Is It Safe To Let Puppies Play Rough? Here’s What Experts Say
Puppies have a crucial period of socialization that lasts from three weeks to between the twelfth and fourteenth weeks of their lives. Studies have shown that a lack of positive contacts during this early period might lead to a dog's fearfulness and indecent social behaviors later.
For healthy socialization, it's essential to let your dog play with other dogs, and that will also be a lot of fun for you and your pup. However, if the introduction is not controlled and exercised with caution, play sessions can potentially cause harm and steer the puppy's development in the wrong direction. Many dog owners want to know is it safe to let their puppies play rough, and the answer is - yes, as long as you keep an eye on them and step in when the play gets too rough. Here’s what you should know about it.
When pups or dogs play, they growl and playfully trample on one other. As long as they don't cross the line into aggression, it's usually fine to let them run wild. Plus, as we mentioned earlier, it can help socialize them.
It's easy to tell if your puppy is having a good time playing if they exhibit a variety of tell-tale signs. Similarly, if your puppy shows signs of fear, such as yipping, crying, or running away, it needs a break.
Senior dogs also need some activities and socialization, and like puppies, they shouldn't be trampled by strong adult dogs. They, too, need a break from the commotion from time to time. The key thing to remember is - It's OK to let puppies play rough, as long as their owners know when they might need to break up the play that became too rough.
As a puppy owner, it's essential to keep an eye out for specific indicators that everything is friendly, and the atmosphere is not tense. You may tell your pups are having a good time if you see the following signs:
This is a clear invitation for you or your dog friends to join in on the fun. As they bow, they may pound or stomp their paws on the ground to express their excitement.
This is a sign that your pet wants to play with other animals. They're behaving in a goofy way. Exaggerated play style will make your pet appear to be attempting to grab your attention or the attention of their playing partners.
The act of rolling over and displaying their stomach is a sign of passiveness. They are letting everyone know they're comfortable with the situation they're in. This is a common tactic used by smaller animals to reassure larger ones that they are not a threat.
Excitable sounds can be heard in the yips, growls, and barks. These playful growls and barks aren't meant to be a warning but rather a sign that the dog is having a good time. Observing your dog's posture can tell you a lot about how they're feeling about the situation. Authentic growls are accompanied by additional signs of fear and hostility, including a rigid body posture, an erect tail, and exposed teeth.
In this game, your dogs are supposed to be pursuing each other. Play bowing or nibbling at other pets is a common way for pets to get other pets to chase after them.
Dogs that are having a blast can literally appear to be chuckling or giggling. You can tell that your dogs have a great time when their mouths are wide open and they seem to be smiling.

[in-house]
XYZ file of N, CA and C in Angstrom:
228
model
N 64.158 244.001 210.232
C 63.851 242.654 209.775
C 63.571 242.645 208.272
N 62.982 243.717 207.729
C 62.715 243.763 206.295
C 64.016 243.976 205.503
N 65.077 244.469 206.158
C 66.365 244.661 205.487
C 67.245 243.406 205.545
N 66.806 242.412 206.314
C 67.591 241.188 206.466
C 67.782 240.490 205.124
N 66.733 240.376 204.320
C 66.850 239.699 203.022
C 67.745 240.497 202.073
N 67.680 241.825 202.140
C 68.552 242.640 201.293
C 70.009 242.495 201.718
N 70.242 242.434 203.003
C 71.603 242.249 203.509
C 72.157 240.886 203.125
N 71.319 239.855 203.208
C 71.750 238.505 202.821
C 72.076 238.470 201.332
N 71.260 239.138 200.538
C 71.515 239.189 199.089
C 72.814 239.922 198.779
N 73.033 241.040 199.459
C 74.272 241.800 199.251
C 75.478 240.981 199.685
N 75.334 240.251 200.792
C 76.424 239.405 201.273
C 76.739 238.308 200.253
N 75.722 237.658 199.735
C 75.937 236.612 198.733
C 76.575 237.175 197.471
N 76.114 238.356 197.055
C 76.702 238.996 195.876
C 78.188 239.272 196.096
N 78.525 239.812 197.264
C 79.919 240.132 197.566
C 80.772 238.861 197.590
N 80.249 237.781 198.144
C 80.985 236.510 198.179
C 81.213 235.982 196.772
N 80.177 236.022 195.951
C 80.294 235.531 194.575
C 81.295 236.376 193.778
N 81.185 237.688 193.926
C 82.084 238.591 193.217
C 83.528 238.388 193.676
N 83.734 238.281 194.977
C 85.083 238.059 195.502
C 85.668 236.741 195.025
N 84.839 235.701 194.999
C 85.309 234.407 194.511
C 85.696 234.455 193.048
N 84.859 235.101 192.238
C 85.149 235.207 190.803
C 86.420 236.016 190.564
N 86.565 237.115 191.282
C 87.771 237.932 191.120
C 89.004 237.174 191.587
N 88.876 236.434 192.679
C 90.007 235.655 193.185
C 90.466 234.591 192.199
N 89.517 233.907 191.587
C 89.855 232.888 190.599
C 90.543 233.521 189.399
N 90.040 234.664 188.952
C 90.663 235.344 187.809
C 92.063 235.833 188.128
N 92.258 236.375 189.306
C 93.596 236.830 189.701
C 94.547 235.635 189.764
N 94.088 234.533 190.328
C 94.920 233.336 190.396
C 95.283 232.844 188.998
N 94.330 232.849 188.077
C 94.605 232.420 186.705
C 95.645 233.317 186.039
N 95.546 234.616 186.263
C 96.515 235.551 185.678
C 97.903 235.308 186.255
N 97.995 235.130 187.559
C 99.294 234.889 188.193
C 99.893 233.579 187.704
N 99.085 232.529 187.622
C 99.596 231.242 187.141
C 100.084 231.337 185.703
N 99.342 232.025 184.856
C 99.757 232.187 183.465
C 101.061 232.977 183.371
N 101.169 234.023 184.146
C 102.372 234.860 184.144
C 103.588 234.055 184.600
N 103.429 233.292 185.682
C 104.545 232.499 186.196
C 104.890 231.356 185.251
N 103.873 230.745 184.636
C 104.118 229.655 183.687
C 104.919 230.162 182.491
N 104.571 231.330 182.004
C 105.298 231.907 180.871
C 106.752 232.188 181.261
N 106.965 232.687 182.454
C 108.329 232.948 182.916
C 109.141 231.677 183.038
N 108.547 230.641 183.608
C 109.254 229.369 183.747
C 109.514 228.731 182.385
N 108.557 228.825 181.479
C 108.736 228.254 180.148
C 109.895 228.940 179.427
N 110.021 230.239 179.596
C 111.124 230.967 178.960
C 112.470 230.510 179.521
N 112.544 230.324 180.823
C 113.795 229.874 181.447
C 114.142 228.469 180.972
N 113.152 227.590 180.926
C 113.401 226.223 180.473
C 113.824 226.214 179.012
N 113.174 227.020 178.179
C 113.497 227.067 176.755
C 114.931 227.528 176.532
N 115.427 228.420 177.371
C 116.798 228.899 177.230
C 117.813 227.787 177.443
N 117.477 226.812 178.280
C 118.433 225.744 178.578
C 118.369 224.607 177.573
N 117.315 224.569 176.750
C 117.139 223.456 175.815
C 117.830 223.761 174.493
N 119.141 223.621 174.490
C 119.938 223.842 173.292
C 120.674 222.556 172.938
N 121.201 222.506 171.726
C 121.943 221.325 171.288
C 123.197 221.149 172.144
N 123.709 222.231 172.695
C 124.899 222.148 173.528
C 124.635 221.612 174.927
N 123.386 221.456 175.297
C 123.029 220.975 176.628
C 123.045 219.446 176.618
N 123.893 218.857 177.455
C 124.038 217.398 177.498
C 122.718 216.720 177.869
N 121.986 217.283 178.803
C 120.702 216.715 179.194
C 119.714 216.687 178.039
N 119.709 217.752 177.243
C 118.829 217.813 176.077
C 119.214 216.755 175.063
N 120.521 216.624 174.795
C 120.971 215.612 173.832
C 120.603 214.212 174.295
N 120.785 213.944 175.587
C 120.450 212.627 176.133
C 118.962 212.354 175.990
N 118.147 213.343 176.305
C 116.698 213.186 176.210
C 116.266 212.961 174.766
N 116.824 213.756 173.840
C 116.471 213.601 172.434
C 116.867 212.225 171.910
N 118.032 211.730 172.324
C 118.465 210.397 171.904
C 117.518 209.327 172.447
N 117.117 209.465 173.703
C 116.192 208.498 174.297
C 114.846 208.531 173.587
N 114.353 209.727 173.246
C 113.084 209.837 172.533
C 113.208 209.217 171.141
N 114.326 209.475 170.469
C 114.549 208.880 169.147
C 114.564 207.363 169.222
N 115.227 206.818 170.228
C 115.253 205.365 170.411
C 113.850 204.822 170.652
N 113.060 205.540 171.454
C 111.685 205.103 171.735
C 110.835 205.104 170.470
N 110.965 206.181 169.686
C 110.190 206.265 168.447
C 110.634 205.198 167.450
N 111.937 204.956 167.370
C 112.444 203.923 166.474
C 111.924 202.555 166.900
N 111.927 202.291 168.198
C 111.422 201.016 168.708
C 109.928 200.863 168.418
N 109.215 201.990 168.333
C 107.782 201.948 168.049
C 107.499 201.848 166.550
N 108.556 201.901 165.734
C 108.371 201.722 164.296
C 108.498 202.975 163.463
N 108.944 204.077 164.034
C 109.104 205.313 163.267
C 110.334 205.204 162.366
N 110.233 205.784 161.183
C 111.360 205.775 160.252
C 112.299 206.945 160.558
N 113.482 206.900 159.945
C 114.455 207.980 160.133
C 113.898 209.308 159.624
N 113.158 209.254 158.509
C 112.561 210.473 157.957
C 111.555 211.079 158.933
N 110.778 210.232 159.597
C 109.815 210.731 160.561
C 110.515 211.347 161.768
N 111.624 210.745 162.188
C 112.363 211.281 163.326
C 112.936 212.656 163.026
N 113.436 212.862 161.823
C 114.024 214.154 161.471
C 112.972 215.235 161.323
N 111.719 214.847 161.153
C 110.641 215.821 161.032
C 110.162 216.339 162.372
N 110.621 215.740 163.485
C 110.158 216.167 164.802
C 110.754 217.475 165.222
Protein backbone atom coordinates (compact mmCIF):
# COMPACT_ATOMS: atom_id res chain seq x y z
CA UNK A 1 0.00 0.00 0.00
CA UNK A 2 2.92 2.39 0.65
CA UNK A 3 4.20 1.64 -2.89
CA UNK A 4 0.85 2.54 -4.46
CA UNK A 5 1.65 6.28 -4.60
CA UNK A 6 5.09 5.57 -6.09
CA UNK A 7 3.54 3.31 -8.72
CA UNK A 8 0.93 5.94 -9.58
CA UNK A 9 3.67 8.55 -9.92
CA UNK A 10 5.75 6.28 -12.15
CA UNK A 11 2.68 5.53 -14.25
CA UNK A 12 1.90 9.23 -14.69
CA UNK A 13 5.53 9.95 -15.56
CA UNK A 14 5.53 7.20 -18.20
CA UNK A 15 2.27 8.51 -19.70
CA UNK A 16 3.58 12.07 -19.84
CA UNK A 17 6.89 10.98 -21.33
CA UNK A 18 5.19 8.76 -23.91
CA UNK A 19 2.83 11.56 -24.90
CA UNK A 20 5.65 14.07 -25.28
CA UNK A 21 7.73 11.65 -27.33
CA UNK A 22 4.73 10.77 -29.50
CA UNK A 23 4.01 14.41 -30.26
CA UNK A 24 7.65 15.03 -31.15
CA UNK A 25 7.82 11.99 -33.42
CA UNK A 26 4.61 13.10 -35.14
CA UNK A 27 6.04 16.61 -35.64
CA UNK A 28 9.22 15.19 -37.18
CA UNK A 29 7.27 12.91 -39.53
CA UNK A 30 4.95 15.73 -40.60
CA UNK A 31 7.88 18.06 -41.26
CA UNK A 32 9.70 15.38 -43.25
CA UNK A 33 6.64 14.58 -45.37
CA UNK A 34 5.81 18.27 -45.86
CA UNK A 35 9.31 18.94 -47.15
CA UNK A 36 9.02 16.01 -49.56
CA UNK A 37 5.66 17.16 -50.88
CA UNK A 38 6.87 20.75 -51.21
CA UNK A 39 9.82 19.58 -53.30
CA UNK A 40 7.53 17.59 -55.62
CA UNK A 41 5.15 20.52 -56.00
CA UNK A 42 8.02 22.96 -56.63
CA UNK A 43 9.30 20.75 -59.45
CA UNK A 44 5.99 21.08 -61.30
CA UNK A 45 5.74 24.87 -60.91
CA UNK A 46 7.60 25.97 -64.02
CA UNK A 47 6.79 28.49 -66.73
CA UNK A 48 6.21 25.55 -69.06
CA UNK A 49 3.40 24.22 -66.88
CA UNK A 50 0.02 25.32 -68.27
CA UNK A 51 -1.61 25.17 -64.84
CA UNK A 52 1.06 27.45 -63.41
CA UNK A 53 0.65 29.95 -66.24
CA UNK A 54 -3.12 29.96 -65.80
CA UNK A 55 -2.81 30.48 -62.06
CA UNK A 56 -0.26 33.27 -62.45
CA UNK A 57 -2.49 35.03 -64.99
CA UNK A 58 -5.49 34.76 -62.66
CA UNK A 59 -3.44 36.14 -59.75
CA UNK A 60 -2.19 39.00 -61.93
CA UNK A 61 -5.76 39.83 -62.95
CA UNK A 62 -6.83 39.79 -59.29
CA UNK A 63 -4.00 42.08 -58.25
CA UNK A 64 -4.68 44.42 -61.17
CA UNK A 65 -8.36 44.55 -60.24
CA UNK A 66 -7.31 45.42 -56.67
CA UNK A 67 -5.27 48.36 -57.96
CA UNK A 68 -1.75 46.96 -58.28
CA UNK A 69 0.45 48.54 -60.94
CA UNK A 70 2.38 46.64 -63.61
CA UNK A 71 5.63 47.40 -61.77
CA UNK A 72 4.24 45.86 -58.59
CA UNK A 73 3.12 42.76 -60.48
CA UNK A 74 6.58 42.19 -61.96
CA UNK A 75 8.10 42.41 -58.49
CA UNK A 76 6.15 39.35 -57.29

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When dogs play together, they can engage in more roughhousing than is appropriate or safe. It's possible that one or more of the dogs will try to flee or act out in an aggressive manner, such as biting or growling. Signs of a potential fight can be seen by keeping an eye out for the following signs;
- Exposed teeth
- Averted gaze
- Stiff posture
- Ears back and close to the head
- Ruffled hair
- Attempting to flee
Distract the dogs and separate them if you notice any of these signs on either dog. Roughhousing can be distressing to certain dogs. Give them something else to do while the other dogs play more energetic games, such as a puzzle toy that will make them focus on solving the problem.
Adult dogs can benefit from well-managed dog parks. Still, puppies shouldn't be introduced to these environments until they are more confident.
Dog parks can be pretty dangerous, especially for pups that haven't been fully vaccinated yet. Plus, controlling the environment is a lot more challenging. Energetic adult dogs can easily harm or frighten your puppy.
According to veterinarians, dog parks should be avoided until your puppy is six months old or older. Body language cues and non-injurious anti-social conduct like growling and snarking are used by dogs regularly in dog parks. If an unsocialized puppy experiences that for the first time in a dog park, they can end up traumatized and scared.
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That is entirely understandable, and if their owners don't ensure positive experiences, puppies may conclude that all adult dogs, no matter how strange they appear, are dangerous.
Instead, provide a setting in which they can develop their social skills in relative safety. When anything goes wrong at the dog park, they're more likely to be able to brush it off if they already have previous pleasant associations with other dogs.
When taking your dog to the doggie daycare, dog park, or any other place where dogs socialize, be sure to keep a close eye on them. It's best to leave the area if you detect your dog is being bullied or if your puppy is the one doing the bullying. Puppy playmates should be similar in size and age, as some puppies are too little to be left alone with larger dogs.
And the last tip - ensure your puppy is receiving the proper training and socialization to help them develop good behavior and allow them to become the confident, well-behaved dogs we all know they can be.
World Dog Finder team